Anna Lawrence grew up in Halesowen on the outskirts of the Black Country, a few feet from where her ancestors forged nails in their back yard. She studied English at the University of Oxford and Children’s Literature at the University of Warwick. Before becoming a lecturer in creative writing at Birmingham City University, Anna was, among other things, a trainee prison governor, and this fuelled her interest in how places shape the experience of people living there. She explored the interaction of the magical and the mundane in her novel Ruby’s Spoon (Chatto & Windus, 2010), set in a fictional Black Country town where witches and mermaids may (or may not) reside, and her poetry investigates similar territory.
‘Her memories slip like grit under her feet’.
A sister remembers the loving violence of her childhood relationship with her brother, looking backwards to a past that is fading into history. Back then, new infrastructure was reshaping familiar landscapes. Those growing up at the time felt the pressure of change, fear of the unknown speed of things, even in that middle space of England between country and city; a place where – as Denis Cosgrove writes – the seeming balance of pastoral is always overshadowed by the intimation of death.
She tries to go back from her modern urban life to the place of her dreams and fears. She wants to commemorate that love of brother and sister, now so clearly gone. But even when she finds the place itself, it is no longer that place. The cycles of progress have swept it clean, drained it of meaning for her, in the paradox of feeling for place in an age of improvement and reclamation.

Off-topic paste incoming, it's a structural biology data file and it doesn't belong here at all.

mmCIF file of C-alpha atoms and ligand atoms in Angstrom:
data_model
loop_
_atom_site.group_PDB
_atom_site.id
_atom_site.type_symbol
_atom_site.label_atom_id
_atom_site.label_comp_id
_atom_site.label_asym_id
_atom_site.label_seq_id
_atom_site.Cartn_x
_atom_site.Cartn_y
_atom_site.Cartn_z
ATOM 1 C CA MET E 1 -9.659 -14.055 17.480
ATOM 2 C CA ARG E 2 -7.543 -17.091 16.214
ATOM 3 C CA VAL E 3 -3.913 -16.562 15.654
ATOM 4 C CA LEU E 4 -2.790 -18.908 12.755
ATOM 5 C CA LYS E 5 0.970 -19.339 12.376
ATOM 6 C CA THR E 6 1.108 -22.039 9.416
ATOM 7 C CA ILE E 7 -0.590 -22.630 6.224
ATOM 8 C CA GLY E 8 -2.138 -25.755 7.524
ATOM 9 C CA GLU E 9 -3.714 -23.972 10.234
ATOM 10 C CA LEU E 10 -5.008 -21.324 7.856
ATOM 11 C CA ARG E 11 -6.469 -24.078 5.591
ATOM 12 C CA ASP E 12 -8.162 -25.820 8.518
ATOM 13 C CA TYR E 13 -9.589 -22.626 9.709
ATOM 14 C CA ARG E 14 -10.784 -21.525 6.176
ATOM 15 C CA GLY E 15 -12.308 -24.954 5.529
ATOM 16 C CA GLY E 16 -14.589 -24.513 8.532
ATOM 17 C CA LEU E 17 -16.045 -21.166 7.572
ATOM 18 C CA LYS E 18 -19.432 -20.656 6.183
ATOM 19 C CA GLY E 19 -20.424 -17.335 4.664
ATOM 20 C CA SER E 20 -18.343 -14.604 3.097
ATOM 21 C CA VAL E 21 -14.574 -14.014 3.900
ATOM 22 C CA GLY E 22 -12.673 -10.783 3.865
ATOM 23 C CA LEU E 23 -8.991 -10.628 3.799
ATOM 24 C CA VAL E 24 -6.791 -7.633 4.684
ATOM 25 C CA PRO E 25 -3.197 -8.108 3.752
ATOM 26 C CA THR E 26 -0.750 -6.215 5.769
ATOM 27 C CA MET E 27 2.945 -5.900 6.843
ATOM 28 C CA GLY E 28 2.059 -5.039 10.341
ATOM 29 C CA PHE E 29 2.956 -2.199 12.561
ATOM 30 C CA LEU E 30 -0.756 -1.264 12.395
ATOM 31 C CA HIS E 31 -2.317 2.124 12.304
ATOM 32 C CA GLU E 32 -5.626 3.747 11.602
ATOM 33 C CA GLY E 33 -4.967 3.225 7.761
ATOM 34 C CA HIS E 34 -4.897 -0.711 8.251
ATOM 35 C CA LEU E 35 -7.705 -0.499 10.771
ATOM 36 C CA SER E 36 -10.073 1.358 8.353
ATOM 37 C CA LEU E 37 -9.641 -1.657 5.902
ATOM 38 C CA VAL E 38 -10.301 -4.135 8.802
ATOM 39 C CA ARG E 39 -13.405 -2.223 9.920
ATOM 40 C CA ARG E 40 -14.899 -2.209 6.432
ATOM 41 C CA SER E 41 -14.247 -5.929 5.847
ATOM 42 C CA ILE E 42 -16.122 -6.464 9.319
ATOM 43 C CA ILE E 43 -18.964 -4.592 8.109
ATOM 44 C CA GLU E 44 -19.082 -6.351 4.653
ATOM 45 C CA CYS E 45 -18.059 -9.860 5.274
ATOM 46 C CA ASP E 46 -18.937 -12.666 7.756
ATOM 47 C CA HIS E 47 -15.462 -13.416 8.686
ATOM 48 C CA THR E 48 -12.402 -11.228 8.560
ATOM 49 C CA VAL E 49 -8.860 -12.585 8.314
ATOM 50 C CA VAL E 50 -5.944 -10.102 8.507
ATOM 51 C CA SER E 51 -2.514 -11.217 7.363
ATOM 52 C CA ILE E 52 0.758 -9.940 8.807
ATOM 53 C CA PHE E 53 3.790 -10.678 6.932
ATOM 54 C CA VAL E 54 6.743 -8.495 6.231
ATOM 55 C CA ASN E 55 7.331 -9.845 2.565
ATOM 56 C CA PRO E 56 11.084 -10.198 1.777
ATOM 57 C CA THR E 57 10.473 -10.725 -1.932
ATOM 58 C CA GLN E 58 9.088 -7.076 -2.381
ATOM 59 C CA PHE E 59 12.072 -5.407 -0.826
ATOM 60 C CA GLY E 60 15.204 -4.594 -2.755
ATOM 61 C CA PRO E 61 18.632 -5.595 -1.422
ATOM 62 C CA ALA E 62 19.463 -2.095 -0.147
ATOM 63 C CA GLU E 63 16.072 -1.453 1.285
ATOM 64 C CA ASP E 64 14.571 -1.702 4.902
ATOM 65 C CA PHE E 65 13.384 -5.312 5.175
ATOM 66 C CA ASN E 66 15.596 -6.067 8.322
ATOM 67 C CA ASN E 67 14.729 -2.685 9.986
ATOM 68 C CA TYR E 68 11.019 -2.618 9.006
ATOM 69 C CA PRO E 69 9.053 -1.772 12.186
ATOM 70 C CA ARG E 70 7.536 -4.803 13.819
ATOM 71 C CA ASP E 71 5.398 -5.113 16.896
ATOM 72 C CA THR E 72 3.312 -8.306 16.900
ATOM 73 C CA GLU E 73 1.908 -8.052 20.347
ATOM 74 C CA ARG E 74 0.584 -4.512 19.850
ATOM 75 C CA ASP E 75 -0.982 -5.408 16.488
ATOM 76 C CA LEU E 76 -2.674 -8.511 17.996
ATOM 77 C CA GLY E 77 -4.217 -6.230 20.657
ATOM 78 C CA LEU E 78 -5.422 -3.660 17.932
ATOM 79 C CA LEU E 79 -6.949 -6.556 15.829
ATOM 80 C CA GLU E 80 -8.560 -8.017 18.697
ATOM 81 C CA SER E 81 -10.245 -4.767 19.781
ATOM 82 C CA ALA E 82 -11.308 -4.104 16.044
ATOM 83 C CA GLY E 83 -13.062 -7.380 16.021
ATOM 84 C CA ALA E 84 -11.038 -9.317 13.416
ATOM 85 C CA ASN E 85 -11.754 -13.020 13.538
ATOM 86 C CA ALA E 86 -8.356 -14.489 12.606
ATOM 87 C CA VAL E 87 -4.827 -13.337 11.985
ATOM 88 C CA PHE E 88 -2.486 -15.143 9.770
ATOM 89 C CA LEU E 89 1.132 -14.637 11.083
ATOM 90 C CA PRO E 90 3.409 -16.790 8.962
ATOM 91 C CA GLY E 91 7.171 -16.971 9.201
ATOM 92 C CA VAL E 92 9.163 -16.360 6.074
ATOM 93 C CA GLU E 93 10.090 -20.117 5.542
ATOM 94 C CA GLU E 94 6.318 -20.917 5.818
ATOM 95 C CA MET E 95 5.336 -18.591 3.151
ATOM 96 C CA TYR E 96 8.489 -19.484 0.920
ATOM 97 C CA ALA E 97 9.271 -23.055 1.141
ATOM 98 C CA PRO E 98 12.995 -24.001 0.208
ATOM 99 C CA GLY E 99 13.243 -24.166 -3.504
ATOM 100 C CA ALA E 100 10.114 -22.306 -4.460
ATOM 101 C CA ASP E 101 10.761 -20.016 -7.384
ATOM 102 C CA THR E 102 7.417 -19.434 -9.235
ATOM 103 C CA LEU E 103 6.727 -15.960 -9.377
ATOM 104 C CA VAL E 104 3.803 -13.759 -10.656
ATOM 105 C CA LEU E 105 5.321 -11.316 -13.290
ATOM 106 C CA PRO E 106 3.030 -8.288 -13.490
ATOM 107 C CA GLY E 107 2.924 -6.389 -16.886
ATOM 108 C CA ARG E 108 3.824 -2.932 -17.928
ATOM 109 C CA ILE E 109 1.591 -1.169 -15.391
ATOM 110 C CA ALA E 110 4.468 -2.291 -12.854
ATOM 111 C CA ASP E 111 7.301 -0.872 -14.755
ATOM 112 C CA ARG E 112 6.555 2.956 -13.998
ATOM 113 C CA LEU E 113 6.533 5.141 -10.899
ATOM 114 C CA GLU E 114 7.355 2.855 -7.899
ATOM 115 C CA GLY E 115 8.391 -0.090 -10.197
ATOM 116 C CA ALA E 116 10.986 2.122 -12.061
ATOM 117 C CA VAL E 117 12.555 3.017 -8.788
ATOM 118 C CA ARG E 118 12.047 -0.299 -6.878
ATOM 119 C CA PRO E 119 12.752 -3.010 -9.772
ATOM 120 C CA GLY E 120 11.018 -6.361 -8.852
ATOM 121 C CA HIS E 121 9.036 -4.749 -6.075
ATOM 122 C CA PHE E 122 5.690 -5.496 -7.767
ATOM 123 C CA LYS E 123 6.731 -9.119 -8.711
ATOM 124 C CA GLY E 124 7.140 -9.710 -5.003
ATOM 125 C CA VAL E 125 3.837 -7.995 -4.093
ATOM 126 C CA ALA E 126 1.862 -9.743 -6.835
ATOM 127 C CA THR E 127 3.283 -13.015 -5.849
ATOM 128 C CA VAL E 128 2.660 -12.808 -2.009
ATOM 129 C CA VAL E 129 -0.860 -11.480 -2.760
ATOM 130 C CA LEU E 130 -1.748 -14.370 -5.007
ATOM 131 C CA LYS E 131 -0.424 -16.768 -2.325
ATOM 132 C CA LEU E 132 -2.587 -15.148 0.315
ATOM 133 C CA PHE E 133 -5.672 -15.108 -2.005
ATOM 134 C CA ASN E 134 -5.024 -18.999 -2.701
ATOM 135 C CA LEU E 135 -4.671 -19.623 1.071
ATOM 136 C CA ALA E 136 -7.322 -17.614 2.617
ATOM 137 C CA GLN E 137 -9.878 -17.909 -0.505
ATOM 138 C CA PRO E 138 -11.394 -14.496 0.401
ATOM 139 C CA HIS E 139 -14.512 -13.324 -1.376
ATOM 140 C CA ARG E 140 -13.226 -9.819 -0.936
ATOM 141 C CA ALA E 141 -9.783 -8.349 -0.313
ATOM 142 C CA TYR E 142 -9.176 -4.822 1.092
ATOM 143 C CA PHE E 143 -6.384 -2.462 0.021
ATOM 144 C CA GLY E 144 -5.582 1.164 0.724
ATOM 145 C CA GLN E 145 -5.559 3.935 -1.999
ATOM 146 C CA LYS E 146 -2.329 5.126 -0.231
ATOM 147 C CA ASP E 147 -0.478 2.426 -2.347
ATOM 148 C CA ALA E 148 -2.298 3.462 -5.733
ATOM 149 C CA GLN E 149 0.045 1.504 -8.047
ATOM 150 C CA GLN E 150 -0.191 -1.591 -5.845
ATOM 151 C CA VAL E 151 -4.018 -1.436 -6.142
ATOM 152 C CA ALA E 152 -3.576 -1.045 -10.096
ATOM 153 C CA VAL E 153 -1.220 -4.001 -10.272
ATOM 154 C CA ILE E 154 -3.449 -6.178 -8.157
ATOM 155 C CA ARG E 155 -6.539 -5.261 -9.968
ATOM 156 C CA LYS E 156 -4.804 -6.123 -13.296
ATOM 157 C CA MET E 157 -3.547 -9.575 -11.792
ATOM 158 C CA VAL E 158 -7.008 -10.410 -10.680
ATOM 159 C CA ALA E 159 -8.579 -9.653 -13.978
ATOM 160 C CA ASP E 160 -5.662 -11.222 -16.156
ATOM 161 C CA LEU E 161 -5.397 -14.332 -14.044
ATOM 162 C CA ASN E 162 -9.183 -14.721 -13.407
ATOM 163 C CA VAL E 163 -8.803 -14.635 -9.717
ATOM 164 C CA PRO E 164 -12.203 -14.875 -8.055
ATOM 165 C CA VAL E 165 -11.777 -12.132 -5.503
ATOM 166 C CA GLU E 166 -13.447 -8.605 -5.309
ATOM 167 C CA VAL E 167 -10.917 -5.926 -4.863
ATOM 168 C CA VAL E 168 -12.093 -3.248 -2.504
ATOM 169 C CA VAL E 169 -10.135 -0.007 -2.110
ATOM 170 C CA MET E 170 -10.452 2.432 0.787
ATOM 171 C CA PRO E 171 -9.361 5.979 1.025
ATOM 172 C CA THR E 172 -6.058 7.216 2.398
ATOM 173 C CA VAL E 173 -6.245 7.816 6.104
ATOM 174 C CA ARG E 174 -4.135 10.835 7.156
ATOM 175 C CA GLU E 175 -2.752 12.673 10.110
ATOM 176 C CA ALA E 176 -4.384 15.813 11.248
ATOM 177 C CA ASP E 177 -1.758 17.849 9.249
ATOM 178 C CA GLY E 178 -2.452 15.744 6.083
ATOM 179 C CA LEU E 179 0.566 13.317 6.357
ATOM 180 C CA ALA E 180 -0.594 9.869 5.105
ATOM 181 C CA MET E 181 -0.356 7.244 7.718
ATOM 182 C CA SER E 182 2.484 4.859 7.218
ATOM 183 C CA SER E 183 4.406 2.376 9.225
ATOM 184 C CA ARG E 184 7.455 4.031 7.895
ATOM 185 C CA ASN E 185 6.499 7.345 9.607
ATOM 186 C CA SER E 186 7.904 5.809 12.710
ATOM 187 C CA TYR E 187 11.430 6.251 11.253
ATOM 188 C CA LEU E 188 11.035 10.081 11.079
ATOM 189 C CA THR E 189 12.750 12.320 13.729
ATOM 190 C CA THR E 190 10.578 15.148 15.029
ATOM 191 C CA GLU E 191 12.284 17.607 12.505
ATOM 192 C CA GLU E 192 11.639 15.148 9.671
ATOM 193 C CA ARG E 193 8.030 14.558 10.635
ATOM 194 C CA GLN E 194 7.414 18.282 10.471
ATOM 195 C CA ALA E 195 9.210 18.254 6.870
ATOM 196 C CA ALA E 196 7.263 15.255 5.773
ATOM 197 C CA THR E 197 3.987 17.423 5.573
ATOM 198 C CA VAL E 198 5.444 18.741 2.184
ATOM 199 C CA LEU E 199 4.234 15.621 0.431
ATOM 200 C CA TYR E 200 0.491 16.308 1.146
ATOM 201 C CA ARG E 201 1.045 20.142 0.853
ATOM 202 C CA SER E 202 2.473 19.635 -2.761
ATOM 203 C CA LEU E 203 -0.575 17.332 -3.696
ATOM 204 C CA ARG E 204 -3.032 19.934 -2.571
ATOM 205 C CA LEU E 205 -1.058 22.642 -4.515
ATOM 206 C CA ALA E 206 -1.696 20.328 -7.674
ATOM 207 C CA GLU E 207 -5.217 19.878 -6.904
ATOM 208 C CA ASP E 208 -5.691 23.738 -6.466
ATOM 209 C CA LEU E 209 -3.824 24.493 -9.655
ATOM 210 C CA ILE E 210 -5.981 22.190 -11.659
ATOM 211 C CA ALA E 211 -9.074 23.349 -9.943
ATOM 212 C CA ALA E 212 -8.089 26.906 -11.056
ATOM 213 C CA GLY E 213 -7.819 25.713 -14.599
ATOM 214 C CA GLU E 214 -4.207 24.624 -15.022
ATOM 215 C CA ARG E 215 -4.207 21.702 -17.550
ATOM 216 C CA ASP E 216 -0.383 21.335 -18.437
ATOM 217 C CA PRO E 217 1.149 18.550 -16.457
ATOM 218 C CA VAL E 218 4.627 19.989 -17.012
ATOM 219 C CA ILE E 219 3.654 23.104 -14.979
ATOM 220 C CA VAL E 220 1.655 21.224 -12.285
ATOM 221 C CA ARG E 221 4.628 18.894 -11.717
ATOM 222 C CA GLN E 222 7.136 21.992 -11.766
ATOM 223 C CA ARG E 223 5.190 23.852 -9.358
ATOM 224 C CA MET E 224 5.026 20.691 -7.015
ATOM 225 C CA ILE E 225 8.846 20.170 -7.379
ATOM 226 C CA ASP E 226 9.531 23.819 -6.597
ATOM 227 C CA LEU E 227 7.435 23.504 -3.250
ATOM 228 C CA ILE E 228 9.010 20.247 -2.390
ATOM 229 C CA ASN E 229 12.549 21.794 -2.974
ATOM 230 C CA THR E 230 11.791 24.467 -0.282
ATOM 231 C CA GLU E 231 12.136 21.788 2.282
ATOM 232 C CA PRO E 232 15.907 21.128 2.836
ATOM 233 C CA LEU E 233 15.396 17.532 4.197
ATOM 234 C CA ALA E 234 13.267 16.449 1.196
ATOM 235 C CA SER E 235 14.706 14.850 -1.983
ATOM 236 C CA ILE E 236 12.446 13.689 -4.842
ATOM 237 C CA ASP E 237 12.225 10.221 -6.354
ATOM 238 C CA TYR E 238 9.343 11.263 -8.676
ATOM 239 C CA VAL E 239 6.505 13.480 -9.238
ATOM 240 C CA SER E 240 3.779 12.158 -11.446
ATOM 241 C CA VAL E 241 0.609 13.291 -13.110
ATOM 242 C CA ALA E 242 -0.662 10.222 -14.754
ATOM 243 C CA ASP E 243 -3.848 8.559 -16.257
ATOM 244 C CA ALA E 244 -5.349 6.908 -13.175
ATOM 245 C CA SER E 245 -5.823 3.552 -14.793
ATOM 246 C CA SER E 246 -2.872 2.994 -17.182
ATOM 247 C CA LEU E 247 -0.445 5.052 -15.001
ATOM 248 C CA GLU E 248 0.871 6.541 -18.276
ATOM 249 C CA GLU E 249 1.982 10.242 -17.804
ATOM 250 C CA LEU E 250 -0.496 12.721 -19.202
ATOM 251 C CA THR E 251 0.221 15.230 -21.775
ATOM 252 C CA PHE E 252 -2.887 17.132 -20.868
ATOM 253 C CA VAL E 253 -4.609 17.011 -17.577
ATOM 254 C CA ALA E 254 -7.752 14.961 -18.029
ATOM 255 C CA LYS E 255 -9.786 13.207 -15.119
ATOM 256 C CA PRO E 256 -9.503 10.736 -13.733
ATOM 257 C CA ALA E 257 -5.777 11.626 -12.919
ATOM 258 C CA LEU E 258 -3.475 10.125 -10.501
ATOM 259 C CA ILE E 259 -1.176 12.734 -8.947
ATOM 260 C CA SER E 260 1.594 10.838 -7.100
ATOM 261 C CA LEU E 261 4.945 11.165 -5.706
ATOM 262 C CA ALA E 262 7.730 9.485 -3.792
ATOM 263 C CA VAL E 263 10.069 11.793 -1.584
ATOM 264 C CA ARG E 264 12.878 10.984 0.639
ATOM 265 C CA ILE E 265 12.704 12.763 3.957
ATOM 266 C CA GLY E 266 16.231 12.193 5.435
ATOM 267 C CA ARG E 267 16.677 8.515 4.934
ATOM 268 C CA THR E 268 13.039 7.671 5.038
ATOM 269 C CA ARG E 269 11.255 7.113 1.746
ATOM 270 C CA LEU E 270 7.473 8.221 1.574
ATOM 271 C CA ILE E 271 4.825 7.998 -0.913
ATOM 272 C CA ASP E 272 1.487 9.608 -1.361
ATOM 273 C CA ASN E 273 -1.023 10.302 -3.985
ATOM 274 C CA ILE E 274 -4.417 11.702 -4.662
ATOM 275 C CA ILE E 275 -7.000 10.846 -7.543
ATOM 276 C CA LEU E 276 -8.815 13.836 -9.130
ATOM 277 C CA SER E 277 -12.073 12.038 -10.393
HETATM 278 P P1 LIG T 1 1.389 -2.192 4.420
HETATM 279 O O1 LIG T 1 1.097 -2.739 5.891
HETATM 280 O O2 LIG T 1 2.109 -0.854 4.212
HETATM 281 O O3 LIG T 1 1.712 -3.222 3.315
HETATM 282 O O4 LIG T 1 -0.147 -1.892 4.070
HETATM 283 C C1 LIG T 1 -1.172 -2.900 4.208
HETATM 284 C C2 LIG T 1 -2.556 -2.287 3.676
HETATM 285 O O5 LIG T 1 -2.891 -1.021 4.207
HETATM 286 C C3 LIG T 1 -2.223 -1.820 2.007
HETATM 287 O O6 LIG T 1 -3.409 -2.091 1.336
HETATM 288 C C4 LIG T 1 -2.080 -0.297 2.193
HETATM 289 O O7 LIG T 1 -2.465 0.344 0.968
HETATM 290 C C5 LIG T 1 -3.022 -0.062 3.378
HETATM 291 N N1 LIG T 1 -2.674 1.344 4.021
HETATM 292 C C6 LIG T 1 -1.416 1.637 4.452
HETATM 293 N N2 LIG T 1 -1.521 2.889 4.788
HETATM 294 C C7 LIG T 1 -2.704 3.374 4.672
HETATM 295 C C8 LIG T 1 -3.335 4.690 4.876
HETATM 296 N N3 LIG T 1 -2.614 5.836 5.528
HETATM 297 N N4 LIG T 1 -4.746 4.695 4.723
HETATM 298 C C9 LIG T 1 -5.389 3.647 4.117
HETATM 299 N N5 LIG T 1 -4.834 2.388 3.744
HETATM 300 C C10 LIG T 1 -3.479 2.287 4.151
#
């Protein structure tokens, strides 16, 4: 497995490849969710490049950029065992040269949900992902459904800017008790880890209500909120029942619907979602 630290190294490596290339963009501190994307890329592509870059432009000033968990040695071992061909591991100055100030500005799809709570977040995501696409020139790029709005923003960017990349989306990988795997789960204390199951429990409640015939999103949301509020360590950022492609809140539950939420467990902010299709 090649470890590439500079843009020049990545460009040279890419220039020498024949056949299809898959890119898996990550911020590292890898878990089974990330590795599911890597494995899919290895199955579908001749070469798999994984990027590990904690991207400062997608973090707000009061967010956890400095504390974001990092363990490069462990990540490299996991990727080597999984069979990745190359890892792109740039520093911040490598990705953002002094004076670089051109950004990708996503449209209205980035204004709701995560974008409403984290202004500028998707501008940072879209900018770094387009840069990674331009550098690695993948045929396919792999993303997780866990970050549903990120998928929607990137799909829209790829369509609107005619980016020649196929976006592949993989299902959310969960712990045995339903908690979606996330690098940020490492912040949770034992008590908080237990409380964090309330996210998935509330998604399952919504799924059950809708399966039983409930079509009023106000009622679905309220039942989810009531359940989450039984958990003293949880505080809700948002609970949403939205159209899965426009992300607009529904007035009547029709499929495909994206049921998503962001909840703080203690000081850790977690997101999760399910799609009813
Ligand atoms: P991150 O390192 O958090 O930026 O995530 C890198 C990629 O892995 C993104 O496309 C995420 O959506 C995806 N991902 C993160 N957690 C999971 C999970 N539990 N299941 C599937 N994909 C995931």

This is Anna Lawrence’s short story ‘Quarry’. But that rough outline resonates with George Eliot’s work – and in particular, The Mill on the Floss(1860) and Silas Marner (1861). Lawrence is writer in residence on the AHRC funded project Provincialism: Literature and the Cultural Politics of Middleness in Britainand has been commissioned to produce work in response to Eliot’s bicentenary in 2019. ‘Quarry’ is the first story to result from that and one which – as its polyvalent title suggests – figures writing and memory as pursuit; as elusive prey; as excavation and sudden plunge; as careful, patient scraping away at recalcitrant material.
‘Quarry’ explores a sister’s memories of her older brother in a childhood threatened by small violences, passionate love and a great chasm of absence. We know the fates of these two – the bookish girl, Bub, and Gav with his bikes and torn jeans – will take them different places, carried on the currents of social (im)mobilities in the late twentieth century. The relationship echoes the violence and love of Tom and Maggie Tulliver, thrust apart by forces of change, lives ended by environmental disaster, and the troubled nostalgia of Eliot’s Brother and Sister Sonnets. The quarry that is so full of fears for young Bub haunts those poems too, as it does Silas Marner, where Dunsey Cass ‘stepped forward into darkness’ by its slippery edge. The pit outside Silas Marner’s house is drained thanks to progress in landscape management; but whilst the quarry reveals his stolen money and a long-sunk family secret, his attempts to find the truth of his own past back in Lantern Yard are fruitless. The restless energies of capitalism mean that the place he remembers has gone. Nothing remains apart from his memory and the trauma of his shunning.